There are various bands who existed before 1976 but because they were a bit out of sync with current fashion and a bit raw, as time marched on, got drafted into what became known as Punk-Rock.
Punk wasn’t spontaneously generated, it was a confluence (see 1975 Melody Maker “What’s The Future of Rock and Roll” biz survey); nor was it the rama-lama identi-kit sound that seems to be the codification that defines Punk-Rock today.
Bands like the Fans, Dictators & Television, the well spring of Ohio bands (see Rocket From The Crypt for the most currently trendy example), Philly’s own Kenn Kweder & His Secret Kidds and a hundred or so others around the world. Into that list can be included Ontario, Canada’s Simply Saucer.
Built during 1973 they weren’t unleashed until 1974. They were led by singer-guitarist-songwriter Edgar Breau, with the only other constant throughout being bassist-backing vocalist Kevin Christoff.
Their sound, generally, was a busy kind of Rock and Roll combining repetition, drone, and angularity derived from the Velvet Underground, by way of the original Modern Lovers, Stooges minus the pounding and early, non-singles Pink Floyd (after all, their name is partly derived from A Saucer Full Of Secrets).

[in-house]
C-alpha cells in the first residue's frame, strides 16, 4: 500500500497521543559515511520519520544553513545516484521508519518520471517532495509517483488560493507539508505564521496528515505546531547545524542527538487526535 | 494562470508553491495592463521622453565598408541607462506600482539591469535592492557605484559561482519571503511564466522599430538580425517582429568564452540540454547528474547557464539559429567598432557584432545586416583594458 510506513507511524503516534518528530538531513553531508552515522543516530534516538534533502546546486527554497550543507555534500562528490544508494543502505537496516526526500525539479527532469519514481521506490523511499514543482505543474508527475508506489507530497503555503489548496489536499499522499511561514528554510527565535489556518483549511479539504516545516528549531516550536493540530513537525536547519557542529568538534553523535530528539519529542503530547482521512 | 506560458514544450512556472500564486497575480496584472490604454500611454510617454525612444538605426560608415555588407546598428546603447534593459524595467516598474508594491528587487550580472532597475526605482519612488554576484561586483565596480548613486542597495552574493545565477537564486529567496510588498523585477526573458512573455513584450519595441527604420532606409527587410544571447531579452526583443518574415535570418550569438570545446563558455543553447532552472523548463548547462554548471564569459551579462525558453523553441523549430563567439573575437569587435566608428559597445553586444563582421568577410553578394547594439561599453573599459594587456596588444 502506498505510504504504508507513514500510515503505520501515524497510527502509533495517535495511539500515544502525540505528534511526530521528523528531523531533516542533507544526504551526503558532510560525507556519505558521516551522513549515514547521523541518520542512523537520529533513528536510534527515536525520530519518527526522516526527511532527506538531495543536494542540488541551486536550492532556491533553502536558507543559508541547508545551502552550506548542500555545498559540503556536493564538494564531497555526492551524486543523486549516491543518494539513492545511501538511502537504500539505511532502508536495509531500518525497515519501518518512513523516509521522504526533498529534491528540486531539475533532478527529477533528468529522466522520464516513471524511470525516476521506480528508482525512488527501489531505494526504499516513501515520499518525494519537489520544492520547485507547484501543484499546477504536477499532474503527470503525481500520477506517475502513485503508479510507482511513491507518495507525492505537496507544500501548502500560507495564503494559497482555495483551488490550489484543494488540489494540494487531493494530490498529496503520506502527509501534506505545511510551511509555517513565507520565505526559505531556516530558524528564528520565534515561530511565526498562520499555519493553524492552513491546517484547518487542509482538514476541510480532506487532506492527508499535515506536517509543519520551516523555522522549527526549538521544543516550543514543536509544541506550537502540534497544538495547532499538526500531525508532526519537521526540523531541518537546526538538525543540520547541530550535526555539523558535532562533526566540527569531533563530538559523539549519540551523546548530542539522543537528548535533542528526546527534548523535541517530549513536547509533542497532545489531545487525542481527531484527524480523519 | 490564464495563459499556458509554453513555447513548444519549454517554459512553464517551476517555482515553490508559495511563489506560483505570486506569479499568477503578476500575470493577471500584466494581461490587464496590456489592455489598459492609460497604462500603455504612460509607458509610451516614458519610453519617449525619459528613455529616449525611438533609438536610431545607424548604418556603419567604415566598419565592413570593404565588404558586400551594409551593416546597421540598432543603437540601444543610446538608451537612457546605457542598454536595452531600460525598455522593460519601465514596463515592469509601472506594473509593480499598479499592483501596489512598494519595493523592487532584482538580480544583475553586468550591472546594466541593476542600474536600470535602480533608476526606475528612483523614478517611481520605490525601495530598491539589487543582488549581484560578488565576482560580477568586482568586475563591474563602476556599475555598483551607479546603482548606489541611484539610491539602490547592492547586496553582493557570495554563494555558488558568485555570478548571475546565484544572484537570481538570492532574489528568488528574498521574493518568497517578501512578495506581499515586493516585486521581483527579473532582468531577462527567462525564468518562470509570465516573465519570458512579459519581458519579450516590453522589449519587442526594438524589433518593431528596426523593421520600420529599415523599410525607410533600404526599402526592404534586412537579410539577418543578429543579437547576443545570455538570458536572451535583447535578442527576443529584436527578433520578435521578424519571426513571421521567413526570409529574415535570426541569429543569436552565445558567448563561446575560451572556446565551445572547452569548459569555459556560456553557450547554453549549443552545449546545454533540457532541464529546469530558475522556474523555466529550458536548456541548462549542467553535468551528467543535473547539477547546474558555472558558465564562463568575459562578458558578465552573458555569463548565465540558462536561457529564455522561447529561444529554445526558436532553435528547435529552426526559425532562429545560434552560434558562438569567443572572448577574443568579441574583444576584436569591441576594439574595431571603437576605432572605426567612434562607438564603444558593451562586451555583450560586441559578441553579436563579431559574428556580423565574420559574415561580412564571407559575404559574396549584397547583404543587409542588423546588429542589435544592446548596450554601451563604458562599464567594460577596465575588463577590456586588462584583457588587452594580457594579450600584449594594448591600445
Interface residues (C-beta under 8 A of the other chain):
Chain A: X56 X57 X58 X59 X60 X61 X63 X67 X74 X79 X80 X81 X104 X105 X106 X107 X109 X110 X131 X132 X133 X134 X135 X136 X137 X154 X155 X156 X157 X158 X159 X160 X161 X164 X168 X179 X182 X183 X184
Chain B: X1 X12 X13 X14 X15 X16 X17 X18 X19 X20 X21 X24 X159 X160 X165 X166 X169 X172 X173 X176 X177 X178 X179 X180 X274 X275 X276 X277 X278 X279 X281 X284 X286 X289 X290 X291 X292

It might not read that way on paper but the material contained here, even the extended tunes, are quite compelling, though the nine plus minutes of Illegal Bodies stretches the limits of that.
This disc collects, in chronological order, their posthumous album, Cyborgs Revisited, which was released in 1989 though the material within was recorded in 1974 and 75 (the latter being live recordings), raw demos from 1977, a trio of live recordings from 1978 and their only real release during their existence: the single, She’s A Dog b/w I Can Change My Mind (Pig) which is also from 1978.
The recording quality runs the gamut from the studio work, both early and late, to the ‘77 rehearsal demos. The latter shows a shift in inclination towards basic Garage-Rock with overlays (the moody, ballad Low Profile, Boogie inflected Little Sally and the Bluesy mid-tempo grinder Get My Thrills) — probably because of the departure of the Eno type electronics fiddler Ping Romany in the interceding period.
And that carries over to the ‘78, highly distorted, Walkman quality live material (which the liner notes say will be coming out separately containing the full set that night). The last track from that segment, Now’s The Time For My The Party, mixes verses with a deep voiced 10cc inflection and choruses that recall early Television Personalities.
The TVP’s also are a presence in the chorus of the B-side of their single (which for some reason comes before the A in the track order here), while the angular guitars are brought back for the verses. And unexpectedly, for the ending they leap into a Psychobilly thing for the last 20 seconds.
The A is a bouncy, little slice of pop-inflected misogyny, marked by the tightest harmonies on this disc (which is all relative).
[Released by Sonic Unyon 2003]